Help stop the Atlantic Coast and Mountain Valley pipelines!

Updated February 20, 2018


Thanks to several state leaders who understand the dire impacts of the proposed Atlantic Coast and Mountain Valley pipelines on communities, landowners, our water, forests and climate, several legislative proposals in our favor have been introduced to the General Assembly this session.

Two bills from Senator Deeds (SB 698 on erosion and sediment control, and SB 699 on stormwater), and one from Senator Hanger (SB 950 on individual stream analysis), all passed the Senate and are now in the House of Delegates for consideration. On Feb. 20, all three had passed a House Agriculture subcommittee and could potentially be heard in the full committee on Feb. 21.

Appalachian Voices and other organizations are still working to improve the bills for the most beneficial impact.

There’s still time to contact your legislator and urge her or him to pass these bills.

To keep an eye on these bills and other important environmental legislation, check out Virginia Conservation Network’s bill-tracker.


On January 26, despite the objections of thousands of North Carolinians over the years, Gov. Roy Cooper approved a water quality permit for the Atlantic Coast Pipeline. A major partner in the project is corporate giant Duke Energy, which operates in the Carolinas.

The Cooper administration had repeatedly compelled Duke Energy and Dominion Energy, the lead developer of the pipeline, to submit further information about the pipeline’s impacts. The state’s action allowing the project was a great disappointment to citizens, who nonetheless continue to oppose this risky, ill-conceived and unnecessary fracked-gas pipeline.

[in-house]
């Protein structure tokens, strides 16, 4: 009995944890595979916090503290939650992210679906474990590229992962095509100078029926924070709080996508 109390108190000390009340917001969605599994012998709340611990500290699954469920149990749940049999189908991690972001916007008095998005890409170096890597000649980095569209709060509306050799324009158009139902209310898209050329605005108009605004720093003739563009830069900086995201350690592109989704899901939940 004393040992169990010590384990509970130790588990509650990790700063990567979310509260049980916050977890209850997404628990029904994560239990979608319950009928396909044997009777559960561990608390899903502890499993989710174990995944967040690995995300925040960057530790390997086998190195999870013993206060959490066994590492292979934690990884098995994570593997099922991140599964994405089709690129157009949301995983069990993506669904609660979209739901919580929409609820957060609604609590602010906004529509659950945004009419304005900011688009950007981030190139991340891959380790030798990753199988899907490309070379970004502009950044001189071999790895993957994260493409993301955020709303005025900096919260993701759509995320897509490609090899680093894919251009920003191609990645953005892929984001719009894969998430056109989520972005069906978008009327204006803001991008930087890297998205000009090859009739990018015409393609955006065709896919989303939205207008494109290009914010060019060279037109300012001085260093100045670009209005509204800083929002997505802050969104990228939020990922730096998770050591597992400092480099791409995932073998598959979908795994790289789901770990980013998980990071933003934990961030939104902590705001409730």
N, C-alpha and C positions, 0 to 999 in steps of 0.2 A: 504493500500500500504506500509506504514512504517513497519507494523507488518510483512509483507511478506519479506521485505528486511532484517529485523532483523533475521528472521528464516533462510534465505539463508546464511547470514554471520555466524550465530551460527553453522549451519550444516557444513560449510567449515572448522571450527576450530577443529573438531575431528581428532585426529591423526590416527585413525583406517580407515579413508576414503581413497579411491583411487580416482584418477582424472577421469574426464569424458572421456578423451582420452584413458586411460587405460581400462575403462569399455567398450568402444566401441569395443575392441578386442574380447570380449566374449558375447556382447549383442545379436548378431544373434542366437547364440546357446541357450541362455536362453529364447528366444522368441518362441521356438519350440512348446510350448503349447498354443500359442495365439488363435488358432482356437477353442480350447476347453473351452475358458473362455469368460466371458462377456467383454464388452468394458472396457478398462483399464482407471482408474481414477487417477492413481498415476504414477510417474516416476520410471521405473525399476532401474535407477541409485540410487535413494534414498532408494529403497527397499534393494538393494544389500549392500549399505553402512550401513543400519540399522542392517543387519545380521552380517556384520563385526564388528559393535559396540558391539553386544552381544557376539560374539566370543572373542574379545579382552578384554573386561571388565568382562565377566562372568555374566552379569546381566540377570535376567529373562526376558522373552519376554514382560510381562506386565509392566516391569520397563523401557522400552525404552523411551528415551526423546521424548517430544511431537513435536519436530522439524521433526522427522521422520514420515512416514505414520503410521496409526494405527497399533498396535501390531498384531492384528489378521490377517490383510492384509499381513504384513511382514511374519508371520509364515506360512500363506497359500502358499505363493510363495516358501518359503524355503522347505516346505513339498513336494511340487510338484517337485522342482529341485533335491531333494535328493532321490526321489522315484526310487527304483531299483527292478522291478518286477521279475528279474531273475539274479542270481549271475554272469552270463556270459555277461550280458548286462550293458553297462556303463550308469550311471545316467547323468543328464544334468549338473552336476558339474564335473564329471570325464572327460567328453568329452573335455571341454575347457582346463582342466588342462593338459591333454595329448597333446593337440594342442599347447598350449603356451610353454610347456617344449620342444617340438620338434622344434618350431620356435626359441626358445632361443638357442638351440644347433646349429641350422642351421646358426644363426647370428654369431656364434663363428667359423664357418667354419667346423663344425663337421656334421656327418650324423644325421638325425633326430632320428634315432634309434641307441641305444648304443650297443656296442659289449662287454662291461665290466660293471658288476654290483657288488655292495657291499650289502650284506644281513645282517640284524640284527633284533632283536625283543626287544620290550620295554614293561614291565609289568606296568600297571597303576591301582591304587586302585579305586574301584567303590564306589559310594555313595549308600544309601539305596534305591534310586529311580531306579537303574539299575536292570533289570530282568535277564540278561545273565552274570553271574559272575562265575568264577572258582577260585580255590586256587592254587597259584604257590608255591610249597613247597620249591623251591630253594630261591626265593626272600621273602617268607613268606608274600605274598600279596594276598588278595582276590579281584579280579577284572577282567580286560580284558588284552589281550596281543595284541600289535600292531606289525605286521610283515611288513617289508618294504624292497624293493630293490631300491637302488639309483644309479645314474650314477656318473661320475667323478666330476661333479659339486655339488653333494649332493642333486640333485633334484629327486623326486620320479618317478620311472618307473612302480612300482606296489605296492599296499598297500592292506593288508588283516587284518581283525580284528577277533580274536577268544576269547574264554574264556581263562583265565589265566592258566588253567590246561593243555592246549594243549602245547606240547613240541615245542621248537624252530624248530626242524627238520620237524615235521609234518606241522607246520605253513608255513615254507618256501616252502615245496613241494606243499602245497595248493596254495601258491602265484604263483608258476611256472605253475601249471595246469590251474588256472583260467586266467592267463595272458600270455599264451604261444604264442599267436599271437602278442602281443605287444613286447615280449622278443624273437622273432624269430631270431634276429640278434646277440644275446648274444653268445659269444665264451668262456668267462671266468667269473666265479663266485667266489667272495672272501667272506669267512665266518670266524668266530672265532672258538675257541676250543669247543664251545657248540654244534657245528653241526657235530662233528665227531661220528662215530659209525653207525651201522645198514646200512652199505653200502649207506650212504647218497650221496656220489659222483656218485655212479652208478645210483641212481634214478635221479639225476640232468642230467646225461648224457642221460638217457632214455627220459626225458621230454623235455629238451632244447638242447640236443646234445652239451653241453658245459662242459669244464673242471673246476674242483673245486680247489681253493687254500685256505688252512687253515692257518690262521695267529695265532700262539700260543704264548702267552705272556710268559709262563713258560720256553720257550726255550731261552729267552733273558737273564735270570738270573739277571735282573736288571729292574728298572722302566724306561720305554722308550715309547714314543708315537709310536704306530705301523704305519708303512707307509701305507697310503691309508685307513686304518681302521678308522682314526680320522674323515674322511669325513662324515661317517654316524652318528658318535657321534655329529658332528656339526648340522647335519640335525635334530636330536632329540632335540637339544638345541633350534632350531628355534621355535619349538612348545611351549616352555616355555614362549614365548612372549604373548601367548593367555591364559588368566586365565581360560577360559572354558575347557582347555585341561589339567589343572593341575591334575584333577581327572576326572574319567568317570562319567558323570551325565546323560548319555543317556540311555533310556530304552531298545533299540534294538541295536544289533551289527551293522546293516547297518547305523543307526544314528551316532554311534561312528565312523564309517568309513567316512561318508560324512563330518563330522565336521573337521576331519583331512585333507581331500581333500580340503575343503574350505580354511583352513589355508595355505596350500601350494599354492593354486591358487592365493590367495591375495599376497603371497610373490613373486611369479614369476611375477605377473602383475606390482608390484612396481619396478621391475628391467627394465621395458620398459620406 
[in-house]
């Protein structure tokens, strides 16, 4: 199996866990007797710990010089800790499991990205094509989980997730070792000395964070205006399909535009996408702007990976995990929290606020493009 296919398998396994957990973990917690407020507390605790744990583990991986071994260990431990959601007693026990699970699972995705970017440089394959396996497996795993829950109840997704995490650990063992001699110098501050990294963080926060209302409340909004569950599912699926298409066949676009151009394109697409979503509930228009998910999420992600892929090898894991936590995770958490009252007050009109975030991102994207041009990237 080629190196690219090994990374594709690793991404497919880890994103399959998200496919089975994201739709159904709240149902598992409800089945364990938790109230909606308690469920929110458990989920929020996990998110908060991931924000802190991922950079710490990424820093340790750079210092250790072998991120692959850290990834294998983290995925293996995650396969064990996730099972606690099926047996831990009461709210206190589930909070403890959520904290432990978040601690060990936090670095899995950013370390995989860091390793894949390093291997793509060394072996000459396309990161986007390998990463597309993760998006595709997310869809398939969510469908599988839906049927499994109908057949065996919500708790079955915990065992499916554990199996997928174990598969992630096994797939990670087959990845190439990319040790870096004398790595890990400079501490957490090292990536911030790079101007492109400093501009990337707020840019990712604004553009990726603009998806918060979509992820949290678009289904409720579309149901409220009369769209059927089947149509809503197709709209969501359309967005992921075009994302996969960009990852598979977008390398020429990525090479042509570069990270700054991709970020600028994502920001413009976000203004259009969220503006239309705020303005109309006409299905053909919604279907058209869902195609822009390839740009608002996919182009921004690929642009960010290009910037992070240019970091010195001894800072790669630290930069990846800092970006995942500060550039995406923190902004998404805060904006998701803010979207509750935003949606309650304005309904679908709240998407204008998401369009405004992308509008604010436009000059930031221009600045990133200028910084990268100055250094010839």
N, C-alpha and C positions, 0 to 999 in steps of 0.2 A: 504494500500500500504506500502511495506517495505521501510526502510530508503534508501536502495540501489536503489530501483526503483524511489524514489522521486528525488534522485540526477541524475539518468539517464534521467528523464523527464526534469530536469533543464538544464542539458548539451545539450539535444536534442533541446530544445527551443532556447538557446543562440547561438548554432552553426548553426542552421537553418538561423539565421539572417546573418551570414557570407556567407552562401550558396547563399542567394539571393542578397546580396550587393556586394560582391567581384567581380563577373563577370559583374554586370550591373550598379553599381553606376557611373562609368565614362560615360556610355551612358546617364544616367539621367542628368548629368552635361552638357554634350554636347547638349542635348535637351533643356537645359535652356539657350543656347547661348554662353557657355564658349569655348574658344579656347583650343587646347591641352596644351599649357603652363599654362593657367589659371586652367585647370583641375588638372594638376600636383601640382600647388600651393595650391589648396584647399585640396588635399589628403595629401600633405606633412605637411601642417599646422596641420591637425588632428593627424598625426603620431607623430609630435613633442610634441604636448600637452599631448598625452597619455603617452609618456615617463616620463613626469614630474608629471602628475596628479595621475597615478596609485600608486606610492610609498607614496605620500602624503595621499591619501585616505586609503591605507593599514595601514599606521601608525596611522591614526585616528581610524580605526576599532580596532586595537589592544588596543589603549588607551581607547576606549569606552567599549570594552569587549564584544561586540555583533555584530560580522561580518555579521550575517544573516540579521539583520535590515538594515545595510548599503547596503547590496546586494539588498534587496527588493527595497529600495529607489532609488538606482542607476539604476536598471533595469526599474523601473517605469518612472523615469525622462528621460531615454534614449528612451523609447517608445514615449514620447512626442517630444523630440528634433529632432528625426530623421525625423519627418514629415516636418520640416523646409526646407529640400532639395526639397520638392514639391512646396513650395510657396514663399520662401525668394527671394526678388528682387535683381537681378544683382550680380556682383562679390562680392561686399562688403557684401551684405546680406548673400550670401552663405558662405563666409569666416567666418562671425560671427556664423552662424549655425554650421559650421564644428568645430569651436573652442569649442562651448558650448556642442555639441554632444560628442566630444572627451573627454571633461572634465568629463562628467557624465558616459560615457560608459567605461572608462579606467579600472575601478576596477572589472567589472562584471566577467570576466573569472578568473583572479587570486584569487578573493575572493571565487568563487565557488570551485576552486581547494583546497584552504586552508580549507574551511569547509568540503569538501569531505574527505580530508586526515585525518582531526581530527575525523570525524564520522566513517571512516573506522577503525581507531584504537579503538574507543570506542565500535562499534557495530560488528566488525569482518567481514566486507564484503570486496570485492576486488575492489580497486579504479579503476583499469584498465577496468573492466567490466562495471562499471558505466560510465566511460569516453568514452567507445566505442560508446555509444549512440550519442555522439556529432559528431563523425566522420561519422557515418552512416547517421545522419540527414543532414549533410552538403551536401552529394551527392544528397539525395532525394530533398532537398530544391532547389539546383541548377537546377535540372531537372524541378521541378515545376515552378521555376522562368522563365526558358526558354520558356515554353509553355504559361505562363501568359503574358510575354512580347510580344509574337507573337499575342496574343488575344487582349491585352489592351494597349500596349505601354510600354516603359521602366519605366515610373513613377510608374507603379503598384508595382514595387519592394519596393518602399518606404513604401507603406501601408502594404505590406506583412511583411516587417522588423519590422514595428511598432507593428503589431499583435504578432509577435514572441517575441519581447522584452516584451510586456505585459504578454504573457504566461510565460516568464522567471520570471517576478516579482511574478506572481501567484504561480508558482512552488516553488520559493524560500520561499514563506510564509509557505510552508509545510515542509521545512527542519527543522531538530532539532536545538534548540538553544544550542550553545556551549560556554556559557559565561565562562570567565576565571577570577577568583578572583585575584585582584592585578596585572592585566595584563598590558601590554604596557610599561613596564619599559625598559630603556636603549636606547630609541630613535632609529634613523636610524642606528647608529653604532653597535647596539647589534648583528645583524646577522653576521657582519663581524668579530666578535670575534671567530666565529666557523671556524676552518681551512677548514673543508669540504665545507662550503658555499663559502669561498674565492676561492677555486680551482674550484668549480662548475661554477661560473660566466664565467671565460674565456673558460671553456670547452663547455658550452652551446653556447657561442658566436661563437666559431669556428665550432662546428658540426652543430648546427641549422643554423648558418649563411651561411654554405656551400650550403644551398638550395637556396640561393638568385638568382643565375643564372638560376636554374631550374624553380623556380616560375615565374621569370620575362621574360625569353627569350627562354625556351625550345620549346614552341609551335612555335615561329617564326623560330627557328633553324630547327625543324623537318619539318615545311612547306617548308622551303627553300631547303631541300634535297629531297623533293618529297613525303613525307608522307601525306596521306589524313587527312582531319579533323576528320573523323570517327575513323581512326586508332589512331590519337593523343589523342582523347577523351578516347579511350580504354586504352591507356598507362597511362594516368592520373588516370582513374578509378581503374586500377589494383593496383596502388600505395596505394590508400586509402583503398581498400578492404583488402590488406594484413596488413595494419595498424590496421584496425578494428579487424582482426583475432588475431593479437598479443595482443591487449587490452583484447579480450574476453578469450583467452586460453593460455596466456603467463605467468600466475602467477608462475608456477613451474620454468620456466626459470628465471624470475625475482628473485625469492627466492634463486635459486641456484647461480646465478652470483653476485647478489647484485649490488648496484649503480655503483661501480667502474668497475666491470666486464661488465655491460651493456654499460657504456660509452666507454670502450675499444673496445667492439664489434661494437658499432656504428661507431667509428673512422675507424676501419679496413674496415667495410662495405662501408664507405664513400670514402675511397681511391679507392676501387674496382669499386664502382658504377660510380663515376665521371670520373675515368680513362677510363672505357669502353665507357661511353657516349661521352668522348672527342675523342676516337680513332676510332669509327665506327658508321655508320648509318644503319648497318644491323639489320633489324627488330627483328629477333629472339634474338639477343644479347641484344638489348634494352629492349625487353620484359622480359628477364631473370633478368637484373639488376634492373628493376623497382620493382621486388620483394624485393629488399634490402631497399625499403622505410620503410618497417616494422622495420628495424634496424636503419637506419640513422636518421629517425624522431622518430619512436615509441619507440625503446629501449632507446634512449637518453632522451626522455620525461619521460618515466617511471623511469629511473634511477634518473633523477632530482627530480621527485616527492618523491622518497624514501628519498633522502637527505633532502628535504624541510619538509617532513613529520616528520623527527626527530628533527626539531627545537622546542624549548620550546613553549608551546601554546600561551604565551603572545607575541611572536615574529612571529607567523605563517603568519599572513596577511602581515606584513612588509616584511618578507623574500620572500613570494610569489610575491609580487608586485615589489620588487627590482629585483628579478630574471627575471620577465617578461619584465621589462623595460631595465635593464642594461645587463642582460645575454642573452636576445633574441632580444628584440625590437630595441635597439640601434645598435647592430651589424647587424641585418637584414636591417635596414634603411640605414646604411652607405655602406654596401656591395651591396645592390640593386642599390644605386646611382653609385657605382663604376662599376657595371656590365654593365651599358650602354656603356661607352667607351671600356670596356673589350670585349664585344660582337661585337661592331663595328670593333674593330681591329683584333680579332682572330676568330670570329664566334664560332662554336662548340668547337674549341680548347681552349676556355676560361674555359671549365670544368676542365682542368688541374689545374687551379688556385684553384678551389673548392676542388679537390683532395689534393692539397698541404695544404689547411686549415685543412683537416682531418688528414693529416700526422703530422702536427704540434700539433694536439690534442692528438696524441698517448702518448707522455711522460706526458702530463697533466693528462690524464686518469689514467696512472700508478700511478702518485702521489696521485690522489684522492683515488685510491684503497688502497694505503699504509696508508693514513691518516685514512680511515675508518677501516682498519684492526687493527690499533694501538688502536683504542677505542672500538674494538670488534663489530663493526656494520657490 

Read our January 26 press statement reacting to the governor’s announcement.


Pipeline debated at DEP hearing

An opponent of the Atlantic Coast Pipeline at a public hearing in W. Va.

An opponent of the Atlantic Coast Pipeline at a public hearing in W. Va.

The W.V. Department of Environmental Protection waived its right to issue a water quality permit under the Clean Water Act for both the ACP and MVP, essentially giving the pipeline companies the go ahead.


The Federal Energy Regulatory Commission in October, 2017 issued the “Certificate of Public Convenience and Necessity” for both interstate pipelines. In both cases, the agency said the pipelines can be built with minimal environmental harm. We strongly disagree with this assessment (read our press release for MVP and ACP).

Appalachian Voices and dozens of other public interest groups have filed legal challenges against those permits. Challenges have also been filed to other permitting agencies, including the National Park Service which oversees the Blue Ridge Parkway, for their recent approvals of the projects. In addition, landowners in West Virginia and Virginia have filed separate lawsuits challenging FERC’s authority to grant the power of “eminent domain” that allows the for-profit companies to take private property for their own gain.